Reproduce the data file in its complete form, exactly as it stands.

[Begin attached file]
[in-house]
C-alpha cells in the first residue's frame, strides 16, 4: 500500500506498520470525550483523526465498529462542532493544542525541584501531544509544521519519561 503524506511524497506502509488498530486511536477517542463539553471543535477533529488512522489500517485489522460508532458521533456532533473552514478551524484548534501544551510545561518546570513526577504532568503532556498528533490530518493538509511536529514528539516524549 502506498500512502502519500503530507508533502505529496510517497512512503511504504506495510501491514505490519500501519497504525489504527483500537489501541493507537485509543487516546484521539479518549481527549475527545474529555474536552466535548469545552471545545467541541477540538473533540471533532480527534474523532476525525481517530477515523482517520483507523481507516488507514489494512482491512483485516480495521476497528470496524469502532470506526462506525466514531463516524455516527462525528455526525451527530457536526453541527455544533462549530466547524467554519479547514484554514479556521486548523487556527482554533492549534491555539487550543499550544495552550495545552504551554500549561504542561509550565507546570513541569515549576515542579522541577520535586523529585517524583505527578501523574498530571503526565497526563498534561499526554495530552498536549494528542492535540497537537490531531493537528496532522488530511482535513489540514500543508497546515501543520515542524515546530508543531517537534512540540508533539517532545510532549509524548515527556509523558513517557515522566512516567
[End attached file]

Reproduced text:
[in-house]
C-alpha cells in the first residue's frame, strides 16, 4: 500500500506498520470525550483523526465498529462542532493544542525541584501531544509544521519519561 503524506511524497506502509488498530486511536477517542463539553471543535477533529488512522489500517485489522460508532458521533456532533473552514478551524484548534501544551510545561518546570513526577504532568503532556498528533490530518493538509511536529514528539516524549 502506498500512502502519500503530507508533502505529496510517497512512503511504504506495510501491514505490519500501519497504525489504527483500537489501541493507537485509543487516546484521539479518549481527549475527545474529555474536552466535548469545552471545545467541541477540538473533540471533532480527534474523532476525525481517530477515523482517520483507523481507516488507514489494512482491512483485516480495521476497528470496524469502532470506526462506525466514531463516524455516527462525528455526525451527530457536526453541527455544533462549530466547524467554519479547514484554514479556521486548523487556527482554533492549534491555539487550543499550544495552550495545552504551554500549561504542561509550565507546570513541569515549576515542579522541577520535586523529585517524583505527578501523574498530571503526565497526563498534561499526554495530552498536549494528542492535540497537537490531531493537528496532522488530511482535513489540514500543508497546515501543520515542524515546530508543531517537534512540540508533539517532545510532549509524548515527556509523558513517557515522566512516567